Communion at meeting has also been an issue in the more recent past, as Walter Williams notes in The Rich Heritage of Quakerism:

One of the vexing questions which had to be faced during this period of change stemmed from the free mingling of Friends with members of other Christian communions. In some Friends meetings the question was soon arising: "Should not Friends, as others, observe the outward ordinance of water baptism and the Lord's supper?"... Understandably, many other Friends felt uneasy at such disavowal of the historic position of Friends in this regard. (203)

I'd be startled at the introduction of any of these "ordinances" into Quakerism, and couldn't encourage them. I'm more wondering about visiting other churches. I love the symbolism of communion and the way it seems to draw communities together, but share early Quakers' doubts about its religious significance.

Reflecting on communion seems like a good path for a while.

(Incidentally, I find the word "ordinance" much stranger than "sacrament", despite its efforts to be a less dramatic word. I also wonder if Quakerism's treatment of these as inward blessings returns some religious mystery to them, power that disappeared when many of the reformers declared the Eucharist to be a remembrance in food and drink, not body and blood.)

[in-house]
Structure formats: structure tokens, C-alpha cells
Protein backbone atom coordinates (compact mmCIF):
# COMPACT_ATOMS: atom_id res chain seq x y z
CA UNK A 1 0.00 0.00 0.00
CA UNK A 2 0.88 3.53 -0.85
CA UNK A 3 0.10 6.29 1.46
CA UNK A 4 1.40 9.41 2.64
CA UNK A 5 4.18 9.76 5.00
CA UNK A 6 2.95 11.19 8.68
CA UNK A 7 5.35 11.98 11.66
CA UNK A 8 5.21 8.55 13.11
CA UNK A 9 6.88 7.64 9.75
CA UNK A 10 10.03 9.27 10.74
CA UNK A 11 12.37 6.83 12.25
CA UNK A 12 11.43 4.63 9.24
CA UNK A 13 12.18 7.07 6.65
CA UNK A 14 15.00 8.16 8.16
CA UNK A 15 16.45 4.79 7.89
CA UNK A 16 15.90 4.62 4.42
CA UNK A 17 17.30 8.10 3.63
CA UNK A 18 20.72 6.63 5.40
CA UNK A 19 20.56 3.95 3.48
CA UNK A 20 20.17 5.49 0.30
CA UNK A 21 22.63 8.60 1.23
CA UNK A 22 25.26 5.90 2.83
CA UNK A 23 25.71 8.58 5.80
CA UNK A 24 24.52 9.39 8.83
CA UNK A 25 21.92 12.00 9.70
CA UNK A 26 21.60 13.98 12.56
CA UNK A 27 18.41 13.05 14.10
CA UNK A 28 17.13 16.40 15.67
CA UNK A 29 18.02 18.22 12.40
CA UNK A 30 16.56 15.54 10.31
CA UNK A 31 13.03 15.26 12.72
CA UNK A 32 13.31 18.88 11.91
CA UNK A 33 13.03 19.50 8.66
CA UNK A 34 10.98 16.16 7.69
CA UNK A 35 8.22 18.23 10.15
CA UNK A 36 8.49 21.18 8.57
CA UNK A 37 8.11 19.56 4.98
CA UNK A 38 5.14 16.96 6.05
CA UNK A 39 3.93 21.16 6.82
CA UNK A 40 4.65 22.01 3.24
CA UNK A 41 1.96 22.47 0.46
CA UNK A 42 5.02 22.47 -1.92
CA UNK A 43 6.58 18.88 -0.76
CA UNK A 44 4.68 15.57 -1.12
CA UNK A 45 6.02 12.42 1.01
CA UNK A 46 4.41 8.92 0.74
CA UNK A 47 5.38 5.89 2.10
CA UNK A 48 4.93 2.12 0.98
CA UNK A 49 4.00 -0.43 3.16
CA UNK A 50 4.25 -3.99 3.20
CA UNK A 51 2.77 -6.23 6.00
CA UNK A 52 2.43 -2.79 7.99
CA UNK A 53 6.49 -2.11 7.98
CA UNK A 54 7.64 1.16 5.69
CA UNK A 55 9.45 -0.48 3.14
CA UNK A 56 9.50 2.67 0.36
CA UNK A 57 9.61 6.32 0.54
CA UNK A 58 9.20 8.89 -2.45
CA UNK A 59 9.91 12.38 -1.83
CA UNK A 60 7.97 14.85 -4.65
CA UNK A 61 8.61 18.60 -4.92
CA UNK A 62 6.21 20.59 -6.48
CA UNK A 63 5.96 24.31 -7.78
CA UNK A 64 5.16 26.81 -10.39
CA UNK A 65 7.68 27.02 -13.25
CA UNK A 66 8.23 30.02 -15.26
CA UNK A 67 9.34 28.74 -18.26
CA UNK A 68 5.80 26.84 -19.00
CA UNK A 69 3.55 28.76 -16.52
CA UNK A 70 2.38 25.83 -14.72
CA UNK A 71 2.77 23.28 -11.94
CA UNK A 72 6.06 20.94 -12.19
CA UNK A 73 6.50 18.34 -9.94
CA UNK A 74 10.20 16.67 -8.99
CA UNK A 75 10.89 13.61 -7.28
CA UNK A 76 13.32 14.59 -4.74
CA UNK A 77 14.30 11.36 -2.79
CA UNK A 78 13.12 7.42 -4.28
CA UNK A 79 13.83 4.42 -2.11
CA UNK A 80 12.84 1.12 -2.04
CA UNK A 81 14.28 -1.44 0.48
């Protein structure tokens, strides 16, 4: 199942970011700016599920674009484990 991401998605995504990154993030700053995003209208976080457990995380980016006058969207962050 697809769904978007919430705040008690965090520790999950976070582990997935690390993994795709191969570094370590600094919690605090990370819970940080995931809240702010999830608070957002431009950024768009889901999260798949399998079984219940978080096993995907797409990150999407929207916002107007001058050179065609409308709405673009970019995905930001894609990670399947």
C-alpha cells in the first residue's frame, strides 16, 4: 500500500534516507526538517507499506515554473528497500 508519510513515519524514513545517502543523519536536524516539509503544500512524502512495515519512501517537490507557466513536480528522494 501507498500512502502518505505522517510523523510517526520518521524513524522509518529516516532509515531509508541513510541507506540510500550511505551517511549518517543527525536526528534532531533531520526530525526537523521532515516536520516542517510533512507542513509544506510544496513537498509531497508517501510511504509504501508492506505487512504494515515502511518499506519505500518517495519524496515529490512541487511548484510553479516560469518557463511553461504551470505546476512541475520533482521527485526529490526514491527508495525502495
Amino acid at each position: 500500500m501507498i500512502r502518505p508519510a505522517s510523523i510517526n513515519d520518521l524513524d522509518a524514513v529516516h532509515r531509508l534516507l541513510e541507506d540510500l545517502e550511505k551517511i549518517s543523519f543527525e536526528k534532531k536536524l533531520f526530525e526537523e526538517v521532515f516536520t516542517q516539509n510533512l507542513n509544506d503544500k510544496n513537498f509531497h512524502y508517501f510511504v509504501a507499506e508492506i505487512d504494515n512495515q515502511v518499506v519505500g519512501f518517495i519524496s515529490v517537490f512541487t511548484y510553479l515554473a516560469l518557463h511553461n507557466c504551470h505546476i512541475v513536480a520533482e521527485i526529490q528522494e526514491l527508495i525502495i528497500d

Update, 5/29/2007: I took communion yesterday at my wife's Lutheran church, the church in which we had held a second wedding ceremony the day before. It was Pentecost Monday, and the pastor held a longer period of silence than usual, during which I felt strongly led to take communion this time. I seem to take it once every 18 years, approximately. Hmmm....

May 31, 2006

New Light on George Fox

Some discussion on the QuakerInfo forums led me to this book, which is now fifteen years old. It's a collection of essays presented at a 1991 University of Lancaster conference marking 300 years since the death of George Fox, and its various essays look at early Quakerism from a variety of perspectives rather different from the canonical view of Quakerism created by Fox's Journal and the writings of Friends like Robert Barclay and William Penn.